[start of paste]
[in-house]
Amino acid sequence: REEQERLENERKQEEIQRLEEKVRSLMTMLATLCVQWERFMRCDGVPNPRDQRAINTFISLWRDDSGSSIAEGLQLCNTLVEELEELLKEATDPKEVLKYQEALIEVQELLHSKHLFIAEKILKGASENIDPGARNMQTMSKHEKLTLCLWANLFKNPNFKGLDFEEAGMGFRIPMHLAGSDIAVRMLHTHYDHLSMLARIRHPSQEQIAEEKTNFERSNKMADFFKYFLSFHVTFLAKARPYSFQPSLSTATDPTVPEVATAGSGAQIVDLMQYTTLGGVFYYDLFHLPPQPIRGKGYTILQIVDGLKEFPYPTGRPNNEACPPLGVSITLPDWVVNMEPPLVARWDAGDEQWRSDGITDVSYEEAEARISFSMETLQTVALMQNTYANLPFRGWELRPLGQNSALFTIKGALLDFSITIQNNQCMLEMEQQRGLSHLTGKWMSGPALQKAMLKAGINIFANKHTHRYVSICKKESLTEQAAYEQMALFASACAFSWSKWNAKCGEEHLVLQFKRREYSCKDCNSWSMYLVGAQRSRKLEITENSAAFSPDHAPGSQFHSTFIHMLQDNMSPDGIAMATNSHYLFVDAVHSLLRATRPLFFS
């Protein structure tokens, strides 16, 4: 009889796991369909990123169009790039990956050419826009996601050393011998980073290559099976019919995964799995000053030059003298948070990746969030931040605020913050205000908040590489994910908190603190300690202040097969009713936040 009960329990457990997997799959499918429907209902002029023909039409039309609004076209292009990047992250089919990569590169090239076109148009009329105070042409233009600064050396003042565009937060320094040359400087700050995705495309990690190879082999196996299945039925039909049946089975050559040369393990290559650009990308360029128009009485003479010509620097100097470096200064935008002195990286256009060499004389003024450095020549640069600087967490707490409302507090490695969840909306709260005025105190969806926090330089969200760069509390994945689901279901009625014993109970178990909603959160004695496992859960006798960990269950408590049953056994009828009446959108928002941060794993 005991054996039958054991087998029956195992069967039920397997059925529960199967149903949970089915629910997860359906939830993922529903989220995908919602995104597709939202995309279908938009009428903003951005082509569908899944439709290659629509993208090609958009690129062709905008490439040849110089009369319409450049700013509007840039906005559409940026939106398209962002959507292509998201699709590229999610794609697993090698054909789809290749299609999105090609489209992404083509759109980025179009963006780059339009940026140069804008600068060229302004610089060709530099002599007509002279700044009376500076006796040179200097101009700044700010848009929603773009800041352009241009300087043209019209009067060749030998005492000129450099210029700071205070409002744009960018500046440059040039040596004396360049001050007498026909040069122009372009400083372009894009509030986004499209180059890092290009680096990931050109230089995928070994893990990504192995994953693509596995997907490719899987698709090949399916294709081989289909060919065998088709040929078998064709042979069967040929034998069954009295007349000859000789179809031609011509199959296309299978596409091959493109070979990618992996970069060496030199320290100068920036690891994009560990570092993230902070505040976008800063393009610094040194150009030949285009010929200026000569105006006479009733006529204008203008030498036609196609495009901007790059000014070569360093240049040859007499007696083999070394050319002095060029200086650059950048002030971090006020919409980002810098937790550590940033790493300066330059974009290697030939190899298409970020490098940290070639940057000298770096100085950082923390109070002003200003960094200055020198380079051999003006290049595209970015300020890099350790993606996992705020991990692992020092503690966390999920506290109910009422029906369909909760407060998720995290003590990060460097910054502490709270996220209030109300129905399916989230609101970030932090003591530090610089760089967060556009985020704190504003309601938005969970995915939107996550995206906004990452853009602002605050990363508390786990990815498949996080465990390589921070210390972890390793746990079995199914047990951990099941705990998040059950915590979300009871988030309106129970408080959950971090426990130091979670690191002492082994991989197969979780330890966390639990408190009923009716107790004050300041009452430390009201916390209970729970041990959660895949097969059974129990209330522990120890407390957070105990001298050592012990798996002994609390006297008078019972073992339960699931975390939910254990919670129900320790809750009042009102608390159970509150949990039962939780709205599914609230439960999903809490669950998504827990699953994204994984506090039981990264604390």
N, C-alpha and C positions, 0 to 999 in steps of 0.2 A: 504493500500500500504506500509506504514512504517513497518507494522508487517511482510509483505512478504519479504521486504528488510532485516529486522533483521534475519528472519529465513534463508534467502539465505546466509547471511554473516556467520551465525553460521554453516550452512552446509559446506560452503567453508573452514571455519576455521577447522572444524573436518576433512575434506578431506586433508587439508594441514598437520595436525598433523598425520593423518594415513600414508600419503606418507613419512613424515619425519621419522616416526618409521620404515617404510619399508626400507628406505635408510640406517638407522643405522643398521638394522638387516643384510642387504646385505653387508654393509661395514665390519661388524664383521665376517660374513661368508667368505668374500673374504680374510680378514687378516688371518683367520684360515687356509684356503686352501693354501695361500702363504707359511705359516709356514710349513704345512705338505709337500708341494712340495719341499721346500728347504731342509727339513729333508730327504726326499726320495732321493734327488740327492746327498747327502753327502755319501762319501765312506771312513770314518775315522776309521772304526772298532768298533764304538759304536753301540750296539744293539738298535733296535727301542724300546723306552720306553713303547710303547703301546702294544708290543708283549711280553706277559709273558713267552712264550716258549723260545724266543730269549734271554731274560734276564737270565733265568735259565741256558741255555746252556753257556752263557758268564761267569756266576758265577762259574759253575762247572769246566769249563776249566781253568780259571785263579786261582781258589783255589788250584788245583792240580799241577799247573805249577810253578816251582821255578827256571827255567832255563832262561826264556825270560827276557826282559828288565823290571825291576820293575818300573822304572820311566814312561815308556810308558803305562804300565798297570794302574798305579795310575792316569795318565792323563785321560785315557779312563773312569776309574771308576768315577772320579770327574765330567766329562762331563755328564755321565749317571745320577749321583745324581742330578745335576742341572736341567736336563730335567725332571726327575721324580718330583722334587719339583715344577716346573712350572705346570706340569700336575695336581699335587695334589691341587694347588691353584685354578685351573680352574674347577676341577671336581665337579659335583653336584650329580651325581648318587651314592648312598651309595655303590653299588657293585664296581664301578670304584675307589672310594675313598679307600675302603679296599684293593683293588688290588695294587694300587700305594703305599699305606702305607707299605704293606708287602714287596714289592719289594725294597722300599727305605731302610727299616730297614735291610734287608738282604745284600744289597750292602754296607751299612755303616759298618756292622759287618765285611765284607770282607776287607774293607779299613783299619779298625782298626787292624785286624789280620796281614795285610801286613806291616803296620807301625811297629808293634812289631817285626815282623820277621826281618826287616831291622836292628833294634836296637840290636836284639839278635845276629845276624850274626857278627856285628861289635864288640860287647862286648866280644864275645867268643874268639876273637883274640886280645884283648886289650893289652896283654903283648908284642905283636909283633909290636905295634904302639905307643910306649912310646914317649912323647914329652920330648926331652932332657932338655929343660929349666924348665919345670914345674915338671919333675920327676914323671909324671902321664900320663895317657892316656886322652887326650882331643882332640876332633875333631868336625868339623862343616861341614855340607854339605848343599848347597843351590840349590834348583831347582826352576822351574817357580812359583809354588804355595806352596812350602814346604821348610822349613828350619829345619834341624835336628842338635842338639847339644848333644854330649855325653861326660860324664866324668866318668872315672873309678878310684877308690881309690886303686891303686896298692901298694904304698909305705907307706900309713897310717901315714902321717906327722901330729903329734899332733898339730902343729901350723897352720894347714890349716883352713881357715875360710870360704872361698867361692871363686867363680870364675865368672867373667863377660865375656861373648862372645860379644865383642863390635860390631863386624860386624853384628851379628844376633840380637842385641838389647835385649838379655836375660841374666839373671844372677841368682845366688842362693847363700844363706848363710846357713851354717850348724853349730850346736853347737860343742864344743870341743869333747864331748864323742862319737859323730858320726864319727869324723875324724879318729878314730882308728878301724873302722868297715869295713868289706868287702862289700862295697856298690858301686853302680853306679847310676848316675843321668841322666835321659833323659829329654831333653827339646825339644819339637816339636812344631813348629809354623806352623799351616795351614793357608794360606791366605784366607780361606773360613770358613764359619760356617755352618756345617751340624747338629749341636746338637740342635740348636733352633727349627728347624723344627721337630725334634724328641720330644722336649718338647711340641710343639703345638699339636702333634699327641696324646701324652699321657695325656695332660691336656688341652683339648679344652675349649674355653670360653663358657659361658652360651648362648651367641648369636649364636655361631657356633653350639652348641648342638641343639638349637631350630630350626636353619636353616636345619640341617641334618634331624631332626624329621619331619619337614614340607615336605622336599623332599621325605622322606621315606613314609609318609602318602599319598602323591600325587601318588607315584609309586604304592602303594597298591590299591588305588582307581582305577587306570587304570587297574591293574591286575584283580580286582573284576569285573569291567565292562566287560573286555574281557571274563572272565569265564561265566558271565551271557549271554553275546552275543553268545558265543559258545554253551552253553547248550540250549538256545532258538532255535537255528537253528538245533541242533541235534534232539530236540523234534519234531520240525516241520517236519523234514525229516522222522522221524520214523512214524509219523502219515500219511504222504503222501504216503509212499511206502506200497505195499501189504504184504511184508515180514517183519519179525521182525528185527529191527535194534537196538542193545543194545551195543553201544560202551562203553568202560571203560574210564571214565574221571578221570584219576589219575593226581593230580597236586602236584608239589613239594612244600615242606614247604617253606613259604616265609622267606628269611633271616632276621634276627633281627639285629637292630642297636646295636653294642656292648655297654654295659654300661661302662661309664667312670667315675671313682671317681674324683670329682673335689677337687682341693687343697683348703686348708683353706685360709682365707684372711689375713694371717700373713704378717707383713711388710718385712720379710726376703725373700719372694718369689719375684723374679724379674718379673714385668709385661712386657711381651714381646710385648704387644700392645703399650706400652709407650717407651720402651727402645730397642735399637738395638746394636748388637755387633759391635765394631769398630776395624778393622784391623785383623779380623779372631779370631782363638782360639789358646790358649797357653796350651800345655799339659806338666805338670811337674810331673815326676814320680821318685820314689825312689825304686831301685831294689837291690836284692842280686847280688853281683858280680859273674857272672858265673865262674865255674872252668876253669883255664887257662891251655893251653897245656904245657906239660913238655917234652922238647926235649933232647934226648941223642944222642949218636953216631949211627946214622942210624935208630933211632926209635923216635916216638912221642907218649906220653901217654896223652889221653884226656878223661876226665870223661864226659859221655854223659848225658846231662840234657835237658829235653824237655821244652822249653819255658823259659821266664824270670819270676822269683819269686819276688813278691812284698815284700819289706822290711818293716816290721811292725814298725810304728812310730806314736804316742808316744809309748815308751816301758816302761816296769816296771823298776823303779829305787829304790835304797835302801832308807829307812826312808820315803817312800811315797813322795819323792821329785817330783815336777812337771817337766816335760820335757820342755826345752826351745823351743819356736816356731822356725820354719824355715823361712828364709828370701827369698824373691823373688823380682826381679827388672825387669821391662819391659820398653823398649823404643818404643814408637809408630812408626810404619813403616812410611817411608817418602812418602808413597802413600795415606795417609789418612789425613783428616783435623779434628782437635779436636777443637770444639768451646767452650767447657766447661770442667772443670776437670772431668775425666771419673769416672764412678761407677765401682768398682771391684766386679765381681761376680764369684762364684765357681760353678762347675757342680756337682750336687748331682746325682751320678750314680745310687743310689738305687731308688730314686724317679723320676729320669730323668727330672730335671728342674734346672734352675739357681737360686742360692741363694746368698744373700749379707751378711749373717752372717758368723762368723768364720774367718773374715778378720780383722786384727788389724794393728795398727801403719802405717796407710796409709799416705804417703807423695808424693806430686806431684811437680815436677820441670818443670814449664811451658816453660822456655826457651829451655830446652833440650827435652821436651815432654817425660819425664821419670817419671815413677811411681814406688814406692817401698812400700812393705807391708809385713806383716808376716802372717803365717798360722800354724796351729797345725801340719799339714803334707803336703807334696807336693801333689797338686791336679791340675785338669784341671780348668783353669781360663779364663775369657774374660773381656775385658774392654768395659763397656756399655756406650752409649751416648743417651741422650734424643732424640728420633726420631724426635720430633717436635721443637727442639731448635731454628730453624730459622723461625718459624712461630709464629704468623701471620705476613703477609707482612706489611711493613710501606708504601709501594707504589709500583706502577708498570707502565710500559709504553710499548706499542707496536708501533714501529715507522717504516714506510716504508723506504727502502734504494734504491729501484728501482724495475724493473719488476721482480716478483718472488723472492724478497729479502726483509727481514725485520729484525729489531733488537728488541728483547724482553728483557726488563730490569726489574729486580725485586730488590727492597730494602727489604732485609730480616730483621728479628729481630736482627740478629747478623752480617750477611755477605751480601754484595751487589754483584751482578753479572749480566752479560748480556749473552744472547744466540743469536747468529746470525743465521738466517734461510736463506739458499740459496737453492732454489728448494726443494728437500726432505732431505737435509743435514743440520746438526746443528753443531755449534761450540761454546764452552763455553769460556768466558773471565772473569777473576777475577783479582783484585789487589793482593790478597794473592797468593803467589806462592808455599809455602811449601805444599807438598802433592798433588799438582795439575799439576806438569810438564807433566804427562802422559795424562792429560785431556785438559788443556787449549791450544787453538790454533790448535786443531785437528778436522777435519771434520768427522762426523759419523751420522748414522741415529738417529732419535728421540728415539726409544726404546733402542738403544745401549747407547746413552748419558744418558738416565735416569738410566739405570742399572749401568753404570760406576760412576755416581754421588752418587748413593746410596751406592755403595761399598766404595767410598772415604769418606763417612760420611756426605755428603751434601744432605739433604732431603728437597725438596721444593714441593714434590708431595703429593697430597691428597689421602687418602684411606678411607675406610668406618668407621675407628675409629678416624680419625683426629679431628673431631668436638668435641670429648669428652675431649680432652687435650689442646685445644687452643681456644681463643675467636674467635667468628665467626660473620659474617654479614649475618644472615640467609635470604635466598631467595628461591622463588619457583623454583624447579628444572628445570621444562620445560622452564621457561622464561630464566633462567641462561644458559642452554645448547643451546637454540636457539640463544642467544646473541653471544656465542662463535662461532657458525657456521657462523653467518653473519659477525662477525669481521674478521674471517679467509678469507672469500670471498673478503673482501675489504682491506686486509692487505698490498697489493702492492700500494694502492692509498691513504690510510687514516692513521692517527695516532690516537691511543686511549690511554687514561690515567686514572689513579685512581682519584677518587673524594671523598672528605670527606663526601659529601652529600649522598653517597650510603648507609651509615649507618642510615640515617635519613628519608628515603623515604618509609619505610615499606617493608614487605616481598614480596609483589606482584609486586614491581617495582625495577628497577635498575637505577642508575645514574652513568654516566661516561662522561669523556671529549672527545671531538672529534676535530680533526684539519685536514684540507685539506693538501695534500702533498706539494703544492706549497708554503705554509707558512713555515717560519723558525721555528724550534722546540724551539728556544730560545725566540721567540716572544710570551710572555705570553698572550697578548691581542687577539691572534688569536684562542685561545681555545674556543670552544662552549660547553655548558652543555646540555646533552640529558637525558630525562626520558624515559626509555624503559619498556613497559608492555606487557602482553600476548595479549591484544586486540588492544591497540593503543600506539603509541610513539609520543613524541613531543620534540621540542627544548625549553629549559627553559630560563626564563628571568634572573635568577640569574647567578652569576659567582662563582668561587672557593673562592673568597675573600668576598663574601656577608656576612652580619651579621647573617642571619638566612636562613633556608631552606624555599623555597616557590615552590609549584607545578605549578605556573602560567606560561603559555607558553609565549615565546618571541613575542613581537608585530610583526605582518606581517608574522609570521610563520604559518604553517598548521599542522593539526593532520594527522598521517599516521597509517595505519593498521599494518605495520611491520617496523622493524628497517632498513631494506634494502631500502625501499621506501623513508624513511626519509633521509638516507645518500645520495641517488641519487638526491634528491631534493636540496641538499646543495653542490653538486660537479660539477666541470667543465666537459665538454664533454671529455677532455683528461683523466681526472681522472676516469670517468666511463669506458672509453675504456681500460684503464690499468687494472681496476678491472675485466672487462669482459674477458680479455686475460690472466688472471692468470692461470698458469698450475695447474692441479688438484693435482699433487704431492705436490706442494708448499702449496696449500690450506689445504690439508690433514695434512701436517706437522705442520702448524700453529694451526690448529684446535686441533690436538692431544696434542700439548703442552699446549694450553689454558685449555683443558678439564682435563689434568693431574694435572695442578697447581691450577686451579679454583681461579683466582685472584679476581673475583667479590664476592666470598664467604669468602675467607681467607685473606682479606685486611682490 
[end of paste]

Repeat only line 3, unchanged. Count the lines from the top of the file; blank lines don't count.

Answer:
């Protein structure tokens, strides 16, 4: 009889796991369909990123169009790039990956050419826009996601050393011998980073290559099976019919995964799995000053030059003298948070990746969030931040605020913050205000908040590489994910908190603190300690202040097969009713936040 009960329990457990997997799959499918429907209902002029023909039409039309609004076209292009990047992250089919990569590169090239076109148009009329105070042409233009600064050396003042565009937060320094040359400087700050995705495309990690190879082999196996299945039925039909049946089975050559040369393990290559650009990308360029128009009485003479010509620097100097470096200064935008002195990286256009060499004389003024450095020549640069600087967490707490409302507090490695969840909306709260005025105190969806926090330089969200760069509390994945689901279901009625014993109970178990909603959160004695496992859960006798960990269950408590049953056994009828009446959108928002941060794993 005991054996039958054991087998029956195992069967039920397997059925529960199967149903949970089915629910997860359906939830993922529903989220995908919602995104597709939202995309279908938009009428903003951005082509569908899944439709290659629509993208090609958009690129062709905008490439040849110089009369319409450049700013509007840039906005559409940026939106398209962002959507292509998201699709590229999610794609697993090698054909789809290749299609999105090609489209992404083509759109980025179009963006780059339009940026140069804008600068060229302004610089060709530099002599007509002279700044009376500076006796040179200097101009700044700010848009929603773009800041352009241009300087043209019209009067060749030998005492000129450099210029700071205070409002744009960018500046440059040039040596004396360049001050007498026909040069122009372009400083372009894009509030986004499209180059890092290009680096990931050109230089995928070994893990990504192995994953693509596995997907490719899987698709090949399916294709081989289909060919065998088709040929078998064709042979069967040929034998069954009295007349000859000789179809031609011509199959296309299978596409091959493109070979990618992996970069060496030199320290100068920036690891994009560990570092993230902070505040976008800063393009610094040194150009030949285009010929200026000569105006006479009733006529204008203008030498036609196609495009901007790059000014070569360093240049040859007499007696083999070394050319002095060029200086650059950048002030971090006020919409980002810098937790550590940033790493300066330059974009290697030939190899298409970020490098940290070639940057000298770096100085950082923390109070002003200003960094200055020198380079051999003006290049595209970015300020890099350790993606996992705020991990692992020092503690966390999920506290109910009422029906369909909760407060998720995290003590990060460097910054502490709270996220209030109300129905399916989230609101970030932090003591530090610089760089967060556009985020704190504003309601938005969970995915939107996550995206906004990452853009602002605050990363508390786990990815498949996080465990390589921070210390972890390793746990079995199914047990951990099941705990998040059950915590979300009871988030309106129970408080959950971090426990130091979670690191002492082994991989197969979780330890966390639990408190009923009716107790004050300041009452430390009201916390209970729970041990959660895949097969059974129990209330522990120890407390957070105990001298050592012990798996002994609390006297008078019972073992339960699931975390939910254990919670129900320790809750009042009102608390159970509150949990039962939780709205599914609230439960999903809490669950998504827990699953994204994984506090039981990264604390």